\displaystyle F(g) F(h) = F(gh) : C \to C

but this is too strict: functors themselves live in a category (of functors and natural transformations), and so we should instead ask for natural isomorphisms

\displaystyle \eta(g, h) : F(g) F(h) \cong F(gh).

These natural isomorphisms should further satisfy the following compatibility condition: there are two ways to use them to write down an isomorphism F(g) F(h) F(k) \cong F(ghk), and these should agree. More explicitly, the composite

\displaystyle F(g) F(h) F(k) \xrightarrow{F(g) \eta(h, k)} F(g) F(hk) \xrightarrow{\eta(g, hk)} F(ghk)

should be equal to the composite

\displaystyle F(g) F(h) F(k) \xrightarrow{\eta(g, h) F(k)} F(gh) F(k) \xrightarrow{\eta(gh, k)} F(ghk).

(There’s also some stuff going on with units which I believe we can ignore here. I think we can just require that F(e) = \text{id}_C on the nose and nothing will go too horribly wrong.)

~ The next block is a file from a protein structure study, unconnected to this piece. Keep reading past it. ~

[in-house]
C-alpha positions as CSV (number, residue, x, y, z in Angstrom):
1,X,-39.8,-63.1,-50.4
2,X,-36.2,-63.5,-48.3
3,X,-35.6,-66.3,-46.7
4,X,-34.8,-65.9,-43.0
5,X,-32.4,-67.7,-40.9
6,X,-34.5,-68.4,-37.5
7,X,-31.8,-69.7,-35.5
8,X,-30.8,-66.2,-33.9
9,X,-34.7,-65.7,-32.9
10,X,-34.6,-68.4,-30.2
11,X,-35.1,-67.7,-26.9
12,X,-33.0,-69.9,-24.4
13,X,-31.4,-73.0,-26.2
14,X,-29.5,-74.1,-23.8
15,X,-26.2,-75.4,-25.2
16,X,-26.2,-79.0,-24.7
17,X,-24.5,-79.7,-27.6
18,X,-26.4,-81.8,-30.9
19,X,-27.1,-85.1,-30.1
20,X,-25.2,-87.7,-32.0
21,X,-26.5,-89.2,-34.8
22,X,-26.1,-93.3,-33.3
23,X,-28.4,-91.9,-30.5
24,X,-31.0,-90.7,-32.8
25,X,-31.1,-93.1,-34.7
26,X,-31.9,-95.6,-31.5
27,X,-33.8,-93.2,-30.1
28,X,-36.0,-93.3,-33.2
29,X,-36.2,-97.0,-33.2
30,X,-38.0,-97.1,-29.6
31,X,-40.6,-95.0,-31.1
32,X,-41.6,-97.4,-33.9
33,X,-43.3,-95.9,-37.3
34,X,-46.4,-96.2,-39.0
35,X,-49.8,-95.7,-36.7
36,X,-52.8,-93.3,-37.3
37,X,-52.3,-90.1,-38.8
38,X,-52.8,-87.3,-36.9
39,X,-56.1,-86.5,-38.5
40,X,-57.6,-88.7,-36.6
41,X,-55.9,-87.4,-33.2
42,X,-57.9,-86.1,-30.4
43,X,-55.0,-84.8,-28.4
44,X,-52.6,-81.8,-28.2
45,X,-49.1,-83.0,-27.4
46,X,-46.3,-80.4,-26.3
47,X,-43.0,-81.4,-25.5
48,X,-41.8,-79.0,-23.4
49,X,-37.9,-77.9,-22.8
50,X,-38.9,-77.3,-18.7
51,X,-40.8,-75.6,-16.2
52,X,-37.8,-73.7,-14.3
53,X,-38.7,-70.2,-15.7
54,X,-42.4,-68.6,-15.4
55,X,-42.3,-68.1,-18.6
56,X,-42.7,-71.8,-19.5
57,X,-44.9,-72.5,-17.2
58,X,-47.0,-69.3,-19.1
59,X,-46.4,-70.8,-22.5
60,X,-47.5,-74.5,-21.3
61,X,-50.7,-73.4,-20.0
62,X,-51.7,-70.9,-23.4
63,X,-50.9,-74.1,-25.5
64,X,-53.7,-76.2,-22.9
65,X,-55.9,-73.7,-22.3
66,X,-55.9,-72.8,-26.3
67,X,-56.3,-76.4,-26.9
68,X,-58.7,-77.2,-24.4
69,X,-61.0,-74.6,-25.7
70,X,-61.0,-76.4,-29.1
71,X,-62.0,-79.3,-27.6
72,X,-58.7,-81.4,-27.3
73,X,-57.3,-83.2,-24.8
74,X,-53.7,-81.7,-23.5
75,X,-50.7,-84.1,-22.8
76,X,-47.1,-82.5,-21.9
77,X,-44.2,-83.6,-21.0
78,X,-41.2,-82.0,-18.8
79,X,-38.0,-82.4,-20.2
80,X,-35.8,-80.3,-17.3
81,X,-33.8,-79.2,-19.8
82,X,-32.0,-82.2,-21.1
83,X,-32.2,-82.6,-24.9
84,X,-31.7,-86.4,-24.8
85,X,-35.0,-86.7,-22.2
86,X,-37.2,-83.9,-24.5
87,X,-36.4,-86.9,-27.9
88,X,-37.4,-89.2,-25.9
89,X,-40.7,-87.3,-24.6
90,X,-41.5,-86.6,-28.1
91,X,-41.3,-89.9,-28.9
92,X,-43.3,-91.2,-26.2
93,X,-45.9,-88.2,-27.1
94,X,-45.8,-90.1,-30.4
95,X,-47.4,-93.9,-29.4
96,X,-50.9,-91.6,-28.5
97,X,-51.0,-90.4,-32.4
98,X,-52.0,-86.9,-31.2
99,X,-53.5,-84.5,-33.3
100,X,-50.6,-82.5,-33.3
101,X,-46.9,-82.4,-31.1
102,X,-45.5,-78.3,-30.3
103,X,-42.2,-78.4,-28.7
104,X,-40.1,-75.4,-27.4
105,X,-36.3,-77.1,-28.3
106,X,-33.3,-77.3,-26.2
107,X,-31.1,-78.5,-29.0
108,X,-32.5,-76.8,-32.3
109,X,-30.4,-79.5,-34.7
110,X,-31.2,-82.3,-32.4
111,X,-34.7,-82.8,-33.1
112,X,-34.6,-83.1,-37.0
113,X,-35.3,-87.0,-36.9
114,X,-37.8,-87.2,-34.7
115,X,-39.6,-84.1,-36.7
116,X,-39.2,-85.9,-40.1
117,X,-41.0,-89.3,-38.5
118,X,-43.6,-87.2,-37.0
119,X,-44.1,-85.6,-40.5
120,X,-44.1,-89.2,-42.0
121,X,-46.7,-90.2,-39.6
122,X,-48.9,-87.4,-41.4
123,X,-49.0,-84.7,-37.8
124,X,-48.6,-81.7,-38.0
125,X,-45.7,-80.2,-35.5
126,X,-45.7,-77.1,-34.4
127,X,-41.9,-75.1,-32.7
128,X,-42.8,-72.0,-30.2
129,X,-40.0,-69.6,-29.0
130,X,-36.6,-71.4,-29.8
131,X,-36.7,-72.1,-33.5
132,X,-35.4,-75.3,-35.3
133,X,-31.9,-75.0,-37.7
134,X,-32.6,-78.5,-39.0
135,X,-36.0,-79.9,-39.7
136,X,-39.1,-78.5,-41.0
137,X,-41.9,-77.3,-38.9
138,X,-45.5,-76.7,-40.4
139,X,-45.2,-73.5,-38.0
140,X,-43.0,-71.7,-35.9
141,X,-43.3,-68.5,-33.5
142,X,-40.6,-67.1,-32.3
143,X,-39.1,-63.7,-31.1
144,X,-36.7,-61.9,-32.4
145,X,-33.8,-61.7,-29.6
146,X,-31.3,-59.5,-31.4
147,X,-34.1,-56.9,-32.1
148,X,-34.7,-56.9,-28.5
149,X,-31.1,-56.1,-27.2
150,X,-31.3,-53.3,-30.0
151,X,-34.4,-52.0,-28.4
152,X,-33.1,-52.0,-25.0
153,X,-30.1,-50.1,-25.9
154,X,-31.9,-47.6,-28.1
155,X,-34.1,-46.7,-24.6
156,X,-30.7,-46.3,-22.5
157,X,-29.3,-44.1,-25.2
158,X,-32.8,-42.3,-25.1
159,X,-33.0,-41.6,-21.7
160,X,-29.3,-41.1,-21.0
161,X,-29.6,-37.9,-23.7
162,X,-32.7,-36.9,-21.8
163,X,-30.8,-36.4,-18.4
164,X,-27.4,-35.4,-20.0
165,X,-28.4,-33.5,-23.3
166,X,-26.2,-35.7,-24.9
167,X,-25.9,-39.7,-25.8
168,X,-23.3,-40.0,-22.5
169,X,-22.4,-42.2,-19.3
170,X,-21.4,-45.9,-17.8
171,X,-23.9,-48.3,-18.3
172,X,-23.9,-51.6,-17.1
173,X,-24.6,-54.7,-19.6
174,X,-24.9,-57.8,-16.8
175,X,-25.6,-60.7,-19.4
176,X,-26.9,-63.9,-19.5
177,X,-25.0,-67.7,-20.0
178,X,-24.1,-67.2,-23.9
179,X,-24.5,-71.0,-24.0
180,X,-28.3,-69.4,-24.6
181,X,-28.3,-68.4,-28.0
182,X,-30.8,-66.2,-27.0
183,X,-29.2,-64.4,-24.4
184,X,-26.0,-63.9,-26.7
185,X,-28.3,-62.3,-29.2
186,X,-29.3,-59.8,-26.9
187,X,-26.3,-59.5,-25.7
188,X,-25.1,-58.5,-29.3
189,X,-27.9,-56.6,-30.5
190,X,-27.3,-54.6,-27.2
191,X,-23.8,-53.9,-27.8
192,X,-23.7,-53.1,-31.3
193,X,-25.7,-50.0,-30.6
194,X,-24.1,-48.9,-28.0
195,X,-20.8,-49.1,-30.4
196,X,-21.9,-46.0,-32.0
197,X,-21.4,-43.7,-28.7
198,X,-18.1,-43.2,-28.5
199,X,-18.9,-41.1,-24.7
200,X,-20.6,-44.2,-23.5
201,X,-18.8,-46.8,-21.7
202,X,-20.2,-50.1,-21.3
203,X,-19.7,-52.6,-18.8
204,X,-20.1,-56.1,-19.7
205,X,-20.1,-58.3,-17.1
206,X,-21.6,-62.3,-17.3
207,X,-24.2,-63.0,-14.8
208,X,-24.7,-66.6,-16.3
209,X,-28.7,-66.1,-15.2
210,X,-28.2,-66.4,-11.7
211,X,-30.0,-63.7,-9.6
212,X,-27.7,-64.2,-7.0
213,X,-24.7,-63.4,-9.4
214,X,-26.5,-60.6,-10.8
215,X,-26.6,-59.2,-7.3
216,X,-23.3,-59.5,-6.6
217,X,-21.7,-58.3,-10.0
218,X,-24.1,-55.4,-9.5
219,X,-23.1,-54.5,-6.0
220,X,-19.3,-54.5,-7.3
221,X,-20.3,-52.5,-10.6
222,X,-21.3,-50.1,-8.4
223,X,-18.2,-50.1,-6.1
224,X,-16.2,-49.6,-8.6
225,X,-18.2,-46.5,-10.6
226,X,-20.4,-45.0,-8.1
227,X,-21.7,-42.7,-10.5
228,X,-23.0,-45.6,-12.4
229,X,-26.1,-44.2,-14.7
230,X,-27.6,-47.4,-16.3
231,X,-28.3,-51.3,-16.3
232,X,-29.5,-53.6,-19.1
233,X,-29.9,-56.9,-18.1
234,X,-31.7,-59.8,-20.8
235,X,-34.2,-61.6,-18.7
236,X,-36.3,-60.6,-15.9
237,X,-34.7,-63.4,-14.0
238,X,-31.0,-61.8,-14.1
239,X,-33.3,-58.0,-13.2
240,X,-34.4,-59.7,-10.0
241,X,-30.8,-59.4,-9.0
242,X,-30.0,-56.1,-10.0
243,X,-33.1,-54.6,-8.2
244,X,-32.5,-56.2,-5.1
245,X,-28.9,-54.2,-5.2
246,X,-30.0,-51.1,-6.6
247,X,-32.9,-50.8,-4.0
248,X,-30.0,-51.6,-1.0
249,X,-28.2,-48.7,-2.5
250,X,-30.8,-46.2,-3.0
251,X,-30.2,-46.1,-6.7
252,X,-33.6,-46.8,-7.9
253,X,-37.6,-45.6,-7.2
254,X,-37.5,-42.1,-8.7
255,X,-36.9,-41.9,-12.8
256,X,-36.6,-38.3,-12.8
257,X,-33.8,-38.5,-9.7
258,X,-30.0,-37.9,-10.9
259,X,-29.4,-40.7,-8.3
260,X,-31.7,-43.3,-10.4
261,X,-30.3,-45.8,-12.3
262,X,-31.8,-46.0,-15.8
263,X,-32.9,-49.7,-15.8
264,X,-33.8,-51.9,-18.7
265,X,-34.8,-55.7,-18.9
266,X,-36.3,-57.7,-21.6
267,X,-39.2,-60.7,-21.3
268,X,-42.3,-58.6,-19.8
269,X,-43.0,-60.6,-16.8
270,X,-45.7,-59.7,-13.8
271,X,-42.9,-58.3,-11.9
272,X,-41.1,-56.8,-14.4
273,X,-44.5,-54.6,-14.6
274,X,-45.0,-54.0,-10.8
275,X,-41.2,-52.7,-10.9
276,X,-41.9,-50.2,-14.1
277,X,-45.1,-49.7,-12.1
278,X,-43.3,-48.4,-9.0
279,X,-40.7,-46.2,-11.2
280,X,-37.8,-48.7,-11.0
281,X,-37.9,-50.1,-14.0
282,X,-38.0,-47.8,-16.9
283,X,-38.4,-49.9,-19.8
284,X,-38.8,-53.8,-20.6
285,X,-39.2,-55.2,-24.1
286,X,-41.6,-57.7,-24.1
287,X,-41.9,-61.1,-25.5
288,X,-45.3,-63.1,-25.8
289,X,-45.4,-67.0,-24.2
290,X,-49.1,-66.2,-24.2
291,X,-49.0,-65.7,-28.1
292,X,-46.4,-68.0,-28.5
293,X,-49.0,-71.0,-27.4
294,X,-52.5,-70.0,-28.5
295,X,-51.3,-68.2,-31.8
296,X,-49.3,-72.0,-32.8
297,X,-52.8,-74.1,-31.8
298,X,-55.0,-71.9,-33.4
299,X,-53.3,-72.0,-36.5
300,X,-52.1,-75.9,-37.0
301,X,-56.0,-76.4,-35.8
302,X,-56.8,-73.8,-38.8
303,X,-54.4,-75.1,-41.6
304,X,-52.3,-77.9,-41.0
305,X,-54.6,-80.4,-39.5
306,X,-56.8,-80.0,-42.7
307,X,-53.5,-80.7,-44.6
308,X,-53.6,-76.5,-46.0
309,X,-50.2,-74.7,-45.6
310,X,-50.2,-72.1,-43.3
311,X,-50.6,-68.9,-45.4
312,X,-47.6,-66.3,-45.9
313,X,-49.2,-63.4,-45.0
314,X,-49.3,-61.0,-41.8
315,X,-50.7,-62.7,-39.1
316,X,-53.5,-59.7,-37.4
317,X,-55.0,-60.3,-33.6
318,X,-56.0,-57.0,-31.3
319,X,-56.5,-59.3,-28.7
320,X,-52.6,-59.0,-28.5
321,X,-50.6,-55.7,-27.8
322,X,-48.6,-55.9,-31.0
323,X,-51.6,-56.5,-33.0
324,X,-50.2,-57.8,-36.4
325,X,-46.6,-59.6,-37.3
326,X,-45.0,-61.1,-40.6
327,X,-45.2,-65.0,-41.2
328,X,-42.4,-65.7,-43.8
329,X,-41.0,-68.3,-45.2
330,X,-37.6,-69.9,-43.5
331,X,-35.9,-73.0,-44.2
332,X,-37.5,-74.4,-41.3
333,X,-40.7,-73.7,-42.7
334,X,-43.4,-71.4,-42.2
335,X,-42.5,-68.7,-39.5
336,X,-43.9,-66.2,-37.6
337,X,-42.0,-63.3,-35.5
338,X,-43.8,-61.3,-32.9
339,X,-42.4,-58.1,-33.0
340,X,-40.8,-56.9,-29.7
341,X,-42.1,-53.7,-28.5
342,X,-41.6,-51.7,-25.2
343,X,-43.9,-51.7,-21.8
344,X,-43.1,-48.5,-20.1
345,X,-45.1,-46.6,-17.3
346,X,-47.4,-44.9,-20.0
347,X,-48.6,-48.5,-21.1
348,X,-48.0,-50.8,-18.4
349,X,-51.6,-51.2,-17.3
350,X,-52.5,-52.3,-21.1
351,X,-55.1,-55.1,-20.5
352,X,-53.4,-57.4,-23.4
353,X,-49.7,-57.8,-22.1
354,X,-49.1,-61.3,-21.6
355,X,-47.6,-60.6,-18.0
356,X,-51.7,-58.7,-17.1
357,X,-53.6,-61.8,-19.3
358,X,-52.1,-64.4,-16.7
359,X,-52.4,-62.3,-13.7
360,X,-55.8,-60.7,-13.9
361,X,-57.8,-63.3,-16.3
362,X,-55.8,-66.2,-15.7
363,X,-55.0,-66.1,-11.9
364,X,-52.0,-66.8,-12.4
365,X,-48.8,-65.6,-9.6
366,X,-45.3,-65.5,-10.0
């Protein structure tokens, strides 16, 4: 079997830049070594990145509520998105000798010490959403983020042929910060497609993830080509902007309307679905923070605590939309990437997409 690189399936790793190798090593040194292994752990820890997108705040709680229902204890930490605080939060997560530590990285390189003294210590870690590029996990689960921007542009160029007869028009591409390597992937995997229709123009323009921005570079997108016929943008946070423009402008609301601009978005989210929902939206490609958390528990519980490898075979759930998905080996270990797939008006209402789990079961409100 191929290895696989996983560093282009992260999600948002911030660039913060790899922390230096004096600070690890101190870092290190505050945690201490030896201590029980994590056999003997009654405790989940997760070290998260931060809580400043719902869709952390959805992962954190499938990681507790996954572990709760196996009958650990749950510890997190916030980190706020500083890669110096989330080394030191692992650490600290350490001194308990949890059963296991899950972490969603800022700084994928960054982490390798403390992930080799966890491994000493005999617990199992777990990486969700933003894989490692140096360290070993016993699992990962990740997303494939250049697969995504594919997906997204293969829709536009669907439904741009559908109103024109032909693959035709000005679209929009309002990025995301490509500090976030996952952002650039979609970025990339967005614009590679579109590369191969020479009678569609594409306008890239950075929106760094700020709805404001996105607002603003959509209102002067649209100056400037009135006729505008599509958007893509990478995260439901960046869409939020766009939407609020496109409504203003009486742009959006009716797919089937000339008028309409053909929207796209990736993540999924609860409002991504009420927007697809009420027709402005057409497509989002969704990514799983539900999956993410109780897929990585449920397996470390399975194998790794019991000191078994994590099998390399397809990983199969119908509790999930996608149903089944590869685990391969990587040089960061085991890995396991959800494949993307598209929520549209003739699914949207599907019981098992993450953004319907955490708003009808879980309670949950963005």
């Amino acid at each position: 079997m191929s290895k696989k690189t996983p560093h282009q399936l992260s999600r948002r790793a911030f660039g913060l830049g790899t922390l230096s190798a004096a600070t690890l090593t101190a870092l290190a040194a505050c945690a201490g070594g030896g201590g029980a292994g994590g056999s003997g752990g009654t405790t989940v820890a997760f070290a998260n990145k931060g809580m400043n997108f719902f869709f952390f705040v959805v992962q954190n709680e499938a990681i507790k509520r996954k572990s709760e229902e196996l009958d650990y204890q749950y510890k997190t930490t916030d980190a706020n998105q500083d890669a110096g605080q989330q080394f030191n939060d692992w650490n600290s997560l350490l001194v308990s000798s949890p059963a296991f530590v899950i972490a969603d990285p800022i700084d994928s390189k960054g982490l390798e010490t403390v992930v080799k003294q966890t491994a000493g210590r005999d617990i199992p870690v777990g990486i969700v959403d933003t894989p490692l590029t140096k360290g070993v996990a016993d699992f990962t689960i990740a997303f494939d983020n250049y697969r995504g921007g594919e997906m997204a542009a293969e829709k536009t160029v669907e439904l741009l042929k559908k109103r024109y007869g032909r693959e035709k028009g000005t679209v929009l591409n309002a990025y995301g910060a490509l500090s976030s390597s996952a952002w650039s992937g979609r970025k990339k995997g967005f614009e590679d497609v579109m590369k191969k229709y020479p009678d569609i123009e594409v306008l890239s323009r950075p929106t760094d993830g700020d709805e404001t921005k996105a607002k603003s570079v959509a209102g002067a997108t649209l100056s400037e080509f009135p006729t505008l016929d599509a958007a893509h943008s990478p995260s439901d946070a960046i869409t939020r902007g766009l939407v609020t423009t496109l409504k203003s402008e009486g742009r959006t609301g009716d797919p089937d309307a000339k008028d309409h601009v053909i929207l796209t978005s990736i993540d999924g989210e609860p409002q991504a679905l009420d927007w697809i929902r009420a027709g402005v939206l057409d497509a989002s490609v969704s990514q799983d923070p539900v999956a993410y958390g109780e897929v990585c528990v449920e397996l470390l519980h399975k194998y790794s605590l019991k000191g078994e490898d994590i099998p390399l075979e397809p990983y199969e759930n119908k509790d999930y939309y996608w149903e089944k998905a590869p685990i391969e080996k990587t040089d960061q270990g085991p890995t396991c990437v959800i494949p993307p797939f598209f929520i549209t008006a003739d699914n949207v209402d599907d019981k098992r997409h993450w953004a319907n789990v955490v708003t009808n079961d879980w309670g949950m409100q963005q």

These natural isomorphisms \eta(g, h) can be regarded as a natural generalization of 2-cocycles, and the condition above as a natural generalization of a cocycle condition. Below the fold we’ll describe this and other aspects of this definition in more detail, and we’ll end with two puzzles about the relationship between this story and group cohomology.


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Let R be a ring. Previously we characterized the finitely presented projective (right) R-modules as the tiny objects in \text{Mod}(R): the objects P such that